Impassive, unfaltering, Gear remained as cool as the aforementioned cucumber throughout the scene.
After the break, a new bunch of imps took to the stage, and Archie Cornish launched the audience straight back into mirthdom with a fantastic story-telling sketch which tested the imps’ reaction times, accents and literacy skills. In ‘The Story of the Whimsical Sausage’ – a title conjured up by an audience member – one by one a new imp was eliminated, until there was a stand-off between Chesca Forristal and Ed Scrivens. With the stakes raised, Cornish took great delight in cranking up the difficulty switch, banning Chesca and Ed from using words that contained the letter ‘y’ or ‘g’. Forristal was furious upon the realization that the eponymous ‘sausage’ spelt its name with a ‘g’, and conceded the scene to Scrivens – but all the Imps displayed an impressive ability to think on their feet and own the mistakes they made.
Cornish, Scrivens and Forristal would continue to dominate the second act. Given the prompt word ‘garlic’ and the setting of an abandoned church, the chemistry and talent of this trio came to a head with the creation of an improvised musical, called Garlic. Never coming to a theatre near you, Garlic the musical is the heart-breaking tale of a priest-come-bishop (Forristal) who leaves his doting parish wife (Cornish) with her blog at home and abandons his dweebish son (Fox) at boarding school, all because of his love for the fabulously camp parishioner-come-Parisian, Jerome (Scrivens). All this is happening whilst a curiously Yorkshire Hunchback of Notre Dame (Dawn Parsonage-Kent) enacts an epic take-down of a vampire deacon, where her weapons of choice are some deadly rap bars and – you guessed it – a clove of garlic.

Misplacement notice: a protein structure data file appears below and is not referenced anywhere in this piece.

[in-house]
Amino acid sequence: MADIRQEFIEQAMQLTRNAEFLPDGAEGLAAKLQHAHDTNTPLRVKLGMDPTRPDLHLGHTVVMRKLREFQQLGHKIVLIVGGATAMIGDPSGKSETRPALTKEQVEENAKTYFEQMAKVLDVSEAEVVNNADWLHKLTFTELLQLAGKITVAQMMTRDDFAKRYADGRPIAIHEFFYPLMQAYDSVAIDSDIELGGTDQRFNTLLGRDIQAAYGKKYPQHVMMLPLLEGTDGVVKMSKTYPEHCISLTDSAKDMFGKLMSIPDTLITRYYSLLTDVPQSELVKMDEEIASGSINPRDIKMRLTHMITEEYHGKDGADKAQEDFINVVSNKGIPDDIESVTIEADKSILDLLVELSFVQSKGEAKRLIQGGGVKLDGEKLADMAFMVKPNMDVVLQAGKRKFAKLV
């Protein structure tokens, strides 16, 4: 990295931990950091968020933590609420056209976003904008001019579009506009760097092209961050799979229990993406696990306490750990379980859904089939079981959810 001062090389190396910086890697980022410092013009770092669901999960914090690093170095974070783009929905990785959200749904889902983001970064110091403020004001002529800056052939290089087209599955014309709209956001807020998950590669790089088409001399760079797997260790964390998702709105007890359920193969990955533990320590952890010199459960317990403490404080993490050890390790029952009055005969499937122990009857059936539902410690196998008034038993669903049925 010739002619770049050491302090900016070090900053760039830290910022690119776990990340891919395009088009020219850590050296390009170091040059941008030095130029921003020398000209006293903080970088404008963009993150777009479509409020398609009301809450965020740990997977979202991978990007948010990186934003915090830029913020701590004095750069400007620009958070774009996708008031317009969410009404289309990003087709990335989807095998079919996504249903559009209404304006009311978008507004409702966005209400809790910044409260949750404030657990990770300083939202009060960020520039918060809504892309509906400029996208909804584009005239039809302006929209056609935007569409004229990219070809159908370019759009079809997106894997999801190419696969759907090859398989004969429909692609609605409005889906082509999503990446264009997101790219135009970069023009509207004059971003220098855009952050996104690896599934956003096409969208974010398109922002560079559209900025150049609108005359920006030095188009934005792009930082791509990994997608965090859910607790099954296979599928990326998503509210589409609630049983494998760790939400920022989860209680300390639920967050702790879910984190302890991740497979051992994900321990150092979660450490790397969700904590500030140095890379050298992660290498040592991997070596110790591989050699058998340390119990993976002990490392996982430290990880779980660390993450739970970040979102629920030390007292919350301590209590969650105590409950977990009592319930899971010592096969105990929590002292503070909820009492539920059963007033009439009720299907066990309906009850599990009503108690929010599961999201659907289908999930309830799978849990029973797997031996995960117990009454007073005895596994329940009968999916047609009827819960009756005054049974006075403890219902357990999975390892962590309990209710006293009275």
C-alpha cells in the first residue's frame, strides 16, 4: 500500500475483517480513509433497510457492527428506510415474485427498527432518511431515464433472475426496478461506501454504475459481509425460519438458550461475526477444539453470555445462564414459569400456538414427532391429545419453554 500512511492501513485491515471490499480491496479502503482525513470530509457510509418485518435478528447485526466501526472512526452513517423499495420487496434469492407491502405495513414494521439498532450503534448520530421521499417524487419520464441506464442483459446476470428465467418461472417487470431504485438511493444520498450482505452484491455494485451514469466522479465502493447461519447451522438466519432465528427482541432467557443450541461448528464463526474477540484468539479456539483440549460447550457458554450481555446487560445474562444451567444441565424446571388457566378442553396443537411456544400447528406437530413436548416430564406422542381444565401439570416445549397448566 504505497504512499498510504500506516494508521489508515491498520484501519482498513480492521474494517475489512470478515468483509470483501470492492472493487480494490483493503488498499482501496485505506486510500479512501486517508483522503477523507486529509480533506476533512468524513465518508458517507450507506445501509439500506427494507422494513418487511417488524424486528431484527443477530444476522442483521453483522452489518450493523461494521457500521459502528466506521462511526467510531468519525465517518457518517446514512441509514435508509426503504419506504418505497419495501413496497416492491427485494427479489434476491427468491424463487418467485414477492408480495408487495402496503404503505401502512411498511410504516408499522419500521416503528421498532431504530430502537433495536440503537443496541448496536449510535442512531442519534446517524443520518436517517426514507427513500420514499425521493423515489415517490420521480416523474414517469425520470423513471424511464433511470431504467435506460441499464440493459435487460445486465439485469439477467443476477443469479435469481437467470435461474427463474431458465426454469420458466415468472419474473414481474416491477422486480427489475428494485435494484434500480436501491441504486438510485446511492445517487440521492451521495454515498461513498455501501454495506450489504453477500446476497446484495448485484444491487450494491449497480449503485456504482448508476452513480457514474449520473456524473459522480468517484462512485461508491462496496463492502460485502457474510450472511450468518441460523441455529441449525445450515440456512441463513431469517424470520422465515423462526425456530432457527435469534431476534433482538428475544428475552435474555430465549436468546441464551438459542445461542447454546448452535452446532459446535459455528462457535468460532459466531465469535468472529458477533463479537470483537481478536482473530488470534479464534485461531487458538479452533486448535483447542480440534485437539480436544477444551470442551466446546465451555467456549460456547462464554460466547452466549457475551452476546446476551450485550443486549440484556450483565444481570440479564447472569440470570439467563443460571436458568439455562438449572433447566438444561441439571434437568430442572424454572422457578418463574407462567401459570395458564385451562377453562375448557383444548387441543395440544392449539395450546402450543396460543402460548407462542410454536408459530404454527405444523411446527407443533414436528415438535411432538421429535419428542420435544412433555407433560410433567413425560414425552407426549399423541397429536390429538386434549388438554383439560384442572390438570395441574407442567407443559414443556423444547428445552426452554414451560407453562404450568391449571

The Oxford Imps as a collective sing to a score that punches all Fifth Week Blues right in the face.
The Imps work tirelessly in this sketch, and indeed, across the performance as a whole, to tie all the loose ends and questionable (but nonetheless funny) elements together into an enjoyable whole; this not only illustrates the talent of this fantastically diverse bunch of people, but it also reveals a certain degree of humbleness, suggesting that despite their manifold commercial successes at the Edinburgh Fringe Festival, and indeed, here in Oxford, the Oxford Imps are not afraid to hold their hands up and admit when it’s all gone a bit tits up. Although there are a few moments where we are led off-piste, left stranded half-way up a mountain wondering whether we’re meant to be in France, Newcastle, Switzerland or Germany, it is easy for us, the audience, to be forgiving of any bum notes when the Oxford Imps as a collective sing to a score that punches all Fifth Week Blues right in the face.
One thing is for certain – you can’t get better value for your money than £3.50 tickets to see the Imps, who perform every Monday during term time at the Wheatsheaf pub at 8pm. Get tickets for their next show here.